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wildcat2030:

Can an electric ‘thinking cap’ improve learning?
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Vanderbilt University ->Original Study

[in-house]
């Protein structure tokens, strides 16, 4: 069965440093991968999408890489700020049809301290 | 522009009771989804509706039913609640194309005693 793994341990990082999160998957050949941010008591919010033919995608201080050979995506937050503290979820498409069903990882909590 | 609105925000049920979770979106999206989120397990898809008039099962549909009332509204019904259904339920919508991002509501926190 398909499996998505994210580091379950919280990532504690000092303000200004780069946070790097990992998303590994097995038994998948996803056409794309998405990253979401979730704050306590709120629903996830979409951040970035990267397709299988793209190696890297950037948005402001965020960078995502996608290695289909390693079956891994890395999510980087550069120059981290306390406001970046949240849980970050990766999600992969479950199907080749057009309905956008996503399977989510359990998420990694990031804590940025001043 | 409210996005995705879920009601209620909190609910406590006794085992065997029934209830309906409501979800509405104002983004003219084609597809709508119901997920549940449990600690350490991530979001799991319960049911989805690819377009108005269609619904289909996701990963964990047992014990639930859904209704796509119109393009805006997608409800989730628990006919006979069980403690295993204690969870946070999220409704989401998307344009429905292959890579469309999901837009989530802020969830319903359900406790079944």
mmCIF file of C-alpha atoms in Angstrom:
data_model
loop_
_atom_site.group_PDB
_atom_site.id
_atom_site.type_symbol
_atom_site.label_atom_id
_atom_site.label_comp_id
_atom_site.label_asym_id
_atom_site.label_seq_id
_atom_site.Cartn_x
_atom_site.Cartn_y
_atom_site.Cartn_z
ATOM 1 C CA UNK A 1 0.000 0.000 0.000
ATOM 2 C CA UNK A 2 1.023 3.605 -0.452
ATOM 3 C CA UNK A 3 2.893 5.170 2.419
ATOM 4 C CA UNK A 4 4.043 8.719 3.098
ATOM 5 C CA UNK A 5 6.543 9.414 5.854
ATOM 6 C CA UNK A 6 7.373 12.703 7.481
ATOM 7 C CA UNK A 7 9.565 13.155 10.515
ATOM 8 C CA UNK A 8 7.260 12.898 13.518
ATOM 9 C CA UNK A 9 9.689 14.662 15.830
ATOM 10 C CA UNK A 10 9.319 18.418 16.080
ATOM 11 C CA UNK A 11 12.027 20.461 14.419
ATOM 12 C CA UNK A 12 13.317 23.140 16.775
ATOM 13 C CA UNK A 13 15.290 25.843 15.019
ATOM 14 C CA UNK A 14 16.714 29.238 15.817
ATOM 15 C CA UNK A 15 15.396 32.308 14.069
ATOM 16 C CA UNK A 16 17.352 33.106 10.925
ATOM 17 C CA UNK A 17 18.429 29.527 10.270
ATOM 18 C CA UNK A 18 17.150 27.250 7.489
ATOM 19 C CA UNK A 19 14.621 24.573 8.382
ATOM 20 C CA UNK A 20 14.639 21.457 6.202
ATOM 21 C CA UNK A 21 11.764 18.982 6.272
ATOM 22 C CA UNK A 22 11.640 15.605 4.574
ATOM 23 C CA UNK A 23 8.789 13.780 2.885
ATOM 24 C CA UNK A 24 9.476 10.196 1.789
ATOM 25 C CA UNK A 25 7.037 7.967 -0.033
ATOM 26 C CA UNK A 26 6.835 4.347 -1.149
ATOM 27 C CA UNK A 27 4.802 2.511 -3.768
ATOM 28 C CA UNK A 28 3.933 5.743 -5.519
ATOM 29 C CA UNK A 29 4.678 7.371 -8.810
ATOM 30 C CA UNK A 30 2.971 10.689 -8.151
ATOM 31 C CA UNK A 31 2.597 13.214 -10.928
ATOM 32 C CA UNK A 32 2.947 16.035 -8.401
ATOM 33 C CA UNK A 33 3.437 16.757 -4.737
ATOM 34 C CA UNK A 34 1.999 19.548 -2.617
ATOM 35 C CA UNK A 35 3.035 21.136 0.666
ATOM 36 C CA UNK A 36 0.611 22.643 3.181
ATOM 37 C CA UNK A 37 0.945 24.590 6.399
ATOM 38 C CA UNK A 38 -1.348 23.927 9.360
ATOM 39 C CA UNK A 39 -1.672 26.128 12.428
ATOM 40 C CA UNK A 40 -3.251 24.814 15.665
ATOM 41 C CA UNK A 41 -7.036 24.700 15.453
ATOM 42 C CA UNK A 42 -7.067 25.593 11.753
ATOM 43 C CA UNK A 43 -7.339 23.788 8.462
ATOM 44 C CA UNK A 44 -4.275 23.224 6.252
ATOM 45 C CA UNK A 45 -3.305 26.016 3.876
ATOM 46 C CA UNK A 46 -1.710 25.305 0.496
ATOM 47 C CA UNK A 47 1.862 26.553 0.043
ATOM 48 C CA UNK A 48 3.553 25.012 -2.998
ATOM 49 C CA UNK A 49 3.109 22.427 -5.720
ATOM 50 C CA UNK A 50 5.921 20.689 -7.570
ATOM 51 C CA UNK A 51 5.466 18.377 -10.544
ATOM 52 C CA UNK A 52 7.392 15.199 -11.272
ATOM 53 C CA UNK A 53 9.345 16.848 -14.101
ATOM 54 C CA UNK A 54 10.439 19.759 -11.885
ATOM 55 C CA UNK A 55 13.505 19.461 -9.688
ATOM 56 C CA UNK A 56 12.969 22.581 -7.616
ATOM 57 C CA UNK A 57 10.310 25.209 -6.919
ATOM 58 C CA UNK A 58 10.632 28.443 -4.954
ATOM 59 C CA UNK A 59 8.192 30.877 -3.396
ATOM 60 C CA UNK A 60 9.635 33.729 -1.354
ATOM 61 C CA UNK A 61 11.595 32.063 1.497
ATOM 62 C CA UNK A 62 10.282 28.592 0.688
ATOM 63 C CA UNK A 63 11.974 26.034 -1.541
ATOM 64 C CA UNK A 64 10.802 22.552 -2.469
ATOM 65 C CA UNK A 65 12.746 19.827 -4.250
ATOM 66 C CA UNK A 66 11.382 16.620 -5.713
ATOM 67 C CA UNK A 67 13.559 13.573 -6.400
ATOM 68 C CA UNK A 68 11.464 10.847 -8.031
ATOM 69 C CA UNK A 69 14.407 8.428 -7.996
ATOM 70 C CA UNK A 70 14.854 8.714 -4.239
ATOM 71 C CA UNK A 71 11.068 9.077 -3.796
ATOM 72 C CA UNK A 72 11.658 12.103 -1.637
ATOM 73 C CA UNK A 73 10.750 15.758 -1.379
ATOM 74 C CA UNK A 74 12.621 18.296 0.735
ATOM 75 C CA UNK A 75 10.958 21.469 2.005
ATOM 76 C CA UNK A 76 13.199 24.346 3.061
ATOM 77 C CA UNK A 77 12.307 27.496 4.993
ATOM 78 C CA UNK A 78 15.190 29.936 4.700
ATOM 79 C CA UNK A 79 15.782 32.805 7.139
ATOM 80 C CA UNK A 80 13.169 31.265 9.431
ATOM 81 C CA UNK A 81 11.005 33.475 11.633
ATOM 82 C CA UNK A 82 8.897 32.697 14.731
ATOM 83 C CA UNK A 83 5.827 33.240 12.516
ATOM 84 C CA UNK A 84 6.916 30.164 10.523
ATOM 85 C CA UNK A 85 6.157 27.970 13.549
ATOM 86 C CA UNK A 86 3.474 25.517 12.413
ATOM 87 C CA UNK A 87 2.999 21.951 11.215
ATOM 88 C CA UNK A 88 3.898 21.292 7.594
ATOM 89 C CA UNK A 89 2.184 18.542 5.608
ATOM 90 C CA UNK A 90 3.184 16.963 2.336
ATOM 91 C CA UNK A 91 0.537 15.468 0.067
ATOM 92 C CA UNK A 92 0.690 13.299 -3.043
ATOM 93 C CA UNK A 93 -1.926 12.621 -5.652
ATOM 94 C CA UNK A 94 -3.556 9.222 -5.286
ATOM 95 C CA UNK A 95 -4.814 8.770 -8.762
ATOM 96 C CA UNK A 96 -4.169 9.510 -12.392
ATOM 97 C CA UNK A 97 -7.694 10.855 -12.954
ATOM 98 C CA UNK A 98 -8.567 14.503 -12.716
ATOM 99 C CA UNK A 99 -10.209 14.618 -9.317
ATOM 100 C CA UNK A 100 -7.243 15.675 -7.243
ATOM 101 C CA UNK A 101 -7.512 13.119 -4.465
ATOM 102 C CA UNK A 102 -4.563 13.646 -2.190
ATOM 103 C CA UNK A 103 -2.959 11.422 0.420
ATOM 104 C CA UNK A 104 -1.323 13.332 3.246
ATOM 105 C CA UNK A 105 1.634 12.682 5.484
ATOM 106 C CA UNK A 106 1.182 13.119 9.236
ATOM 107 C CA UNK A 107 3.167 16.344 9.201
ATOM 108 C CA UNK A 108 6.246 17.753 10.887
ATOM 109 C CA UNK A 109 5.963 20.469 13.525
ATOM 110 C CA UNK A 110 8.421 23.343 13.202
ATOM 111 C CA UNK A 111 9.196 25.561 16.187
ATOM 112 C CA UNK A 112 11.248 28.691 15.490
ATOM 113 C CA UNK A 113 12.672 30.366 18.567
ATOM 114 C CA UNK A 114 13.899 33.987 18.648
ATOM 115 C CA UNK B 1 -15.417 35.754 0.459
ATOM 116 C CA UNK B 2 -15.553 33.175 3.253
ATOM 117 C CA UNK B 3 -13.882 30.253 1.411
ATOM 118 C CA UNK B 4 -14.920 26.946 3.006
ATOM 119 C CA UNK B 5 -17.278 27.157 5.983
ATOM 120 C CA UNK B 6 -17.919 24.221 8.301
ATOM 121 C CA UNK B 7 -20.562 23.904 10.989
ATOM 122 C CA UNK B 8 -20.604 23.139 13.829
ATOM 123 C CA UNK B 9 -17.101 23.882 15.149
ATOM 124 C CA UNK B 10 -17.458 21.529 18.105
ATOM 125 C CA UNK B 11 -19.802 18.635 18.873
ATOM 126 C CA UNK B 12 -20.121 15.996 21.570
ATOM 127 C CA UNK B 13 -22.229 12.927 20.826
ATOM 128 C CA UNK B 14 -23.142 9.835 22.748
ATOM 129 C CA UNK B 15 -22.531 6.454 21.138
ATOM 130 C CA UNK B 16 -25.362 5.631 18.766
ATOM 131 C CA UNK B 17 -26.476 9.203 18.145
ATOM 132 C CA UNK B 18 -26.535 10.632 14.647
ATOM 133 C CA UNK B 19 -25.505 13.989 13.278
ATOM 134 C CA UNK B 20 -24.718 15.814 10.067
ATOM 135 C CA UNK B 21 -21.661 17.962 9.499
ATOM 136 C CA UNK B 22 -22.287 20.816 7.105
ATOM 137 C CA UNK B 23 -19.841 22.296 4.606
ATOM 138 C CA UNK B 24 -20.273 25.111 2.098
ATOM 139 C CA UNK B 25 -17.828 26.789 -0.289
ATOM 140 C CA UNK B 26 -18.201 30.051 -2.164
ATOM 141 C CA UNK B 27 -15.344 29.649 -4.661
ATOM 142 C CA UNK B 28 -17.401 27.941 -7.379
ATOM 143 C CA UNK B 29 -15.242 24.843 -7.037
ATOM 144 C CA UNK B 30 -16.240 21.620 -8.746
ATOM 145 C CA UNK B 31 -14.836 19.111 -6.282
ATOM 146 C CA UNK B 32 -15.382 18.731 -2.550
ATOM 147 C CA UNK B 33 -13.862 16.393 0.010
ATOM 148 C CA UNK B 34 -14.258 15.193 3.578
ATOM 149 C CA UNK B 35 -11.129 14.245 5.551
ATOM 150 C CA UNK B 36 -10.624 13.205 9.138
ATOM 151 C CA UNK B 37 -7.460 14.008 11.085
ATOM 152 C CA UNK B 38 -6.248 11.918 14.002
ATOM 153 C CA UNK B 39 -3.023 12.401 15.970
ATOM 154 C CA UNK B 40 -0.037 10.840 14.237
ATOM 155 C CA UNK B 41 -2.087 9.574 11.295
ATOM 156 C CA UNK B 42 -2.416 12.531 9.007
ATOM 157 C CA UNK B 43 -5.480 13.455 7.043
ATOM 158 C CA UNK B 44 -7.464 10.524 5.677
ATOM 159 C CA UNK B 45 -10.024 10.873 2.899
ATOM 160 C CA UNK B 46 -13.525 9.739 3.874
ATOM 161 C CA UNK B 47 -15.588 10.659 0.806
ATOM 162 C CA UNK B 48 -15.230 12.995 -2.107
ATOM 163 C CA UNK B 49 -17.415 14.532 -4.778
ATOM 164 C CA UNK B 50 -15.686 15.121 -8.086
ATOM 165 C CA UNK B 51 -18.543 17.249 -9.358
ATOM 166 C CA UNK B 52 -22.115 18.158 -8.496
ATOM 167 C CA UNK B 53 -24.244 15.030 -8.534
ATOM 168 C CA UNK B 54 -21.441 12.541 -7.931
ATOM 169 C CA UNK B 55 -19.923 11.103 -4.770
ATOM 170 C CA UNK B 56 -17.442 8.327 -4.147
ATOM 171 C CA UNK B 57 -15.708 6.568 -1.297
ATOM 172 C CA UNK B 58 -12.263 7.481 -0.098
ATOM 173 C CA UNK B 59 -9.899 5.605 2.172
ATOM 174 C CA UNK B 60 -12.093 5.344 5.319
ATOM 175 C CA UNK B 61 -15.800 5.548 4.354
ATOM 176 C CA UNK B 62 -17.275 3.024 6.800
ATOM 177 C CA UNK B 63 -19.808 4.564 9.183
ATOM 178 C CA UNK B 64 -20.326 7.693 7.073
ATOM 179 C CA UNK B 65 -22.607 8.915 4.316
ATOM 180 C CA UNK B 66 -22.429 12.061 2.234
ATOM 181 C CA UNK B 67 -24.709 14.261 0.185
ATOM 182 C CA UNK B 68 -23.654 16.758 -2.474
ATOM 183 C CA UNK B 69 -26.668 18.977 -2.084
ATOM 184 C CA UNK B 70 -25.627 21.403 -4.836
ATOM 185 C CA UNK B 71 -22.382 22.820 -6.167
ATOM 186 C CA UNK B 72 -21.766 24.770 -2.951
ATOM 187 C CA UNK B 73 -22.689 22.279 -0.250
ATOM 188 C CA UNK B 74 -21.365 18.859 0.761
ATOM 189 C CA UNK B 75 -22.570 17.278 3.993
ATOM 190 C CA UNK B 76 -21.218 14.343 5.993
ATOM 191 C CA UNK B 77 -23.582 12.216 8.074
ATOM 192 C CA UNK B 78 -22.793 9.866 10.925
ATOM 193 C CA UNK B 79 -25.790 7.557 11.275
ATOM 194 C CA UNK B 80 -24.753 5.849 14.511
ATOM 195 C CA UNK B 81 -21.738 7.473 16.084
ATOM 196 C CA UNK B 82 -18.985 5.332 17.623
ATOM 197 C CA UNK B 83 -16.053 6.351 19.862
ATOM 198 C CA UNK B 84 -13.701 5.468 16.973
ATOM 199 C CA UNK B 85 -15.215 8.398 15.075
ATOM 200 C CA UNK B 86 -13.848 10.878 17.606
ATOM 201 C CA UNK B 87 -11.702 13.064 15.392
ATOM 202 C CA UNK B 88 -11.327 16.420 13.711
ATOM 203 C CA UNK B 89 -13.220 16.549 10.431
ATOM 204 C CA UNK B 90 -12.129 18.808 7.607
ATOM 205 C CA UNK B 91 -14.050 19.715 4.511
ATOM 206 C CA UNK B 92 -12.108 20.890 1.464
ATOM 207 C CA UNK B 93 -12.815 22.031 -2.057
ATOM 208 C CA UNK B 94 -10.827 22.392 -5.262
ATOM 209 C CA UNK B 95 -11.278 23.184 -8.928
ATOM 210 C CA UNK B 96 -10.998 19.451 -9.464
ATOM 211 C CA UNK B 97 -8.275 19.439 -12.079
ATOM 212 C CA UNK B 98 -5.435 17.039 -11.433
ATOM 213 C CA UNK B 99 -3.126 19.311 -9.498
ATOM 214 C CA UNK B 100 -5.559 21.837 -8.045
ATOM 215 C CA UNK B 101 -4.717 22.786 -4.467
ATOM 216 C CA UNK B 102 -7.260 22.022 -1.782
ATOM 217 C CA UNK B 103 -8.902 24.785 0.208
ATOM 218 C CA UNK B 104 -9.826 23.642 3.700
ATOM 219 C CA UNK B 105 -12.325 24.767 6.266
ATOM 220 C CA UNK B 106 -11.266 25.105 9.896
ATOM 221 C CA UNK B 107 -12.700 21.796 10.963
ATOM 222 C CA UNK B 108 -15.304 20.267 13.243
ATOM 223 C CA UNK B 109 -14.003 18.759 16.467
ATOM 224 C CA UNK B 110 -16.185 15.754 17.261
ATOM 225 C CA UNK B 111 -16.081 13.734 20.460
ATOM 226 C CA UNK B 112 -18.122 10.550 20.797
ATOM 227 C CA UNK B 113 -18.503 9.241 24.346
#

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It may be possible to selectively manipulate our ability to learn by sending a mild electrical current to the brain, a new study suggests. The findings, which also show that the effect can be enhanced or depressed depending on the direction of the current, may extend beyond the potential to improve learning, researchers say. They could have clinical benefits in the treatment of conditions like schizophrenia and attention deficit hyperactivity disorder, which are associated with performance-monitoring deficits. The medial-frontal cortex is believed to be the part of the brain responsible for the instinctive “Oops!” response we have when we make a mistake. Previous studies have shown that a spike of negative voltage originates from this area of the brain milliseconds after a person makes a mistake, but not why. For a new study published in the Journal of Neuroscience, researchers wanted to test the idea that this activity influences learning because it allows the brain to learn from our mistakes. “And that’s what we set out to test: What is the actual function of these brainwaves?” says psychologist Robert Reinhart, a Ph.D. candidate at Vanderbilt University. “We wanted to reach into your brain and causally control your inner critic.” Reinhart and Geoffrey Woodman, assistant professor of psychology, set out to test several hypotheses: One, they wanted to establish that it is possible to control the brain’s electrophysiological response to mistakes, and two, that its effect could be intentionally regulated up or down depending on the direction of an electrical current applied to it. This bi-directionality had been observed before in animal studies, but not in humans. Additionally, the researchers set out to see how long the effect lasted and whether the results could be generalized to other tasks. (via Can an electric ‘thinking cap’ improve learning? | Futurity)